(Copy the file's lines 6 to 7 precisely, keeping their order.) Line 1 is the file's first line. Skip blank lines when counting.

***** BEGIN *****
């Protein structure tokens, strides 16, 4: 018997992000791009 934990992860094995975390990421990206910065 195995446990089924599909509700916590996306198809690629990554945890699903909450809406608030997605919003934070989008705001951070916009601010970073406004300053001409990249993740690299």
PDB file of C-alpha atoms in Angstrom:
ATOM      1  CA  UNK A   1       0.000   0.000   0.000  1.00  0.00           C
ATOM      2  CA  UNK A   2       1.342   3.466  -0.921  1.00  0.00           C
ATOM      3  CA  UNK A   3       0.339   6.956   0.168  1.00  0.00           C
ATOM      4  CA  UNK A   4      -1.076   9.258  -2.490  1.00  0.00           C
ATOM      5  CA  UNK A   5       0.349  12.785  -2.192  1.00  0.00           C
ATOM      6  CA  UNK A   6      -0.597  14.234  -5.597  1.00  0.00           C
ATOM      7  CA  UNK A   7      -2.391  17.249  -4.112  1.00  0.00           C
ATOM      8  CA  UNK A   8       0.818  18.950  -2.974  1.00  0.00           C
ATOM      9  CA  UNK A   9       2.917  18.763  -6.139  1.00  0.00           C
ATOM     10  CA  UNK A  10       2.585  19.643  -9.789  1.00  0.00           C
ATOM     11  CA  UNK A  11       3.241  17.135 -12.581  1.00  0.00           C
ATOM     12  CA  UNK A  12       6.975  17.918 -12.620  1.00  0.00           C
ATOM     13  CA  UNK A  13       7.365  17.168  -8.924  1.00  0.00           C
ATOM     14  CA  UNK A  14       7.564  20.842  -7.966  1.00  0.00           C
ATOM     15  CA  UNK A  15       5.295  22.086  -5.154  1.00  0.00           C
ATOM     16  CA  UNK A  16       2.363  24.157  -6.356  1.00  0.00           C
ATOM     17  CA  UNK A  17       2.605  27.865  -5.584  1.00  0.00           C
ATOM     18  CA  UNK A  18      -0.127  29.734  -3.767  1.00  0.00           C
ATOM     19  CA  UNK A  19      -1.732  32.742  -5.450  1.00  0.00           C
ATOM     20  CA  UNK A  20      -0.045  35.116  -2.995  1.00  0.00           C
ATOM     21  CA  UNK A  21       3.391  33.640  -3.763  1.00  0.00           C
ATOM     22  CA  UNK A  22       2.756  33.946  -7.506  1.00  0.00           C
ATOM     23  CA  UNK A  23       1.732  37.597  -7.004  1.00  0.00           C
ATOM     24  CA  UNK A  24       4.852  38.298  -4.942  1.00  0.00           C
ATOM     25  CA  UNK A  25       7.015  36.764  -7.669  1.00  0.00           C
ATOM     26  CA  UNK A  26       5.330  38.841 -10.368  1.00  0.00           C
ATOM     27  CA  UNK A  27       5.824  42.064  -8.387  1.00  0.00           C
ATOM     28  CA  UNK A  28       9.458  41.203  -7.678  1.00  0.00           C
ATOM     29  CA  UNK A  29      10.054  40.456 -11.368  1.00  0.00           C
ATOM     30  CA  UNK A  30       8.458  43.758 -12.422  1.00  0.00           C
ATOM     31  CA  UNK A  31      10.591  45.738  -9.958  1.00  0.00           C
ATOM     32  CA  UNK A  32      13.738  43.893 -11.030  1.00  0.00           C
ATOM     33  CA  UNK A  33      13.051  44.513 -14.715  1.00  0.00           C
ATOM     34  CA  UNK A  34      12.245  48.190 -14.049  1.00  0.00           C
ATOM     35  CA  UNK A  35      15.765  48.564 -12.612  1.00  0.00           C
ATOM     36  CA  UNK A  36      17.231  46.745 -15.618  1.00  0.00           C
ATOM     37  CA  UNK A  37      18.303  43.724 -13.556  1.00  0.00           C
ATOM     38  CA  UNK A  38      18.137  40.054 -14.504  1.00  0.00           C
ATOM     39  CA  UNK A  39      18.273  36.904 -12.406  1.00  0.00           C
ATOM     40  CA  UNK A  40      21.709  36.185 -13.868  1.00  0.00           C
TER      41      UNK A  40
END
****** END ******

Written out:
ATOM      4  CA  UNK A   4      -1.076   9.258  -2.490  1.00  0.00           C
ATOM      5  CA  UNK A   5       0.349  12.785  -2.192  1.00  0.00           C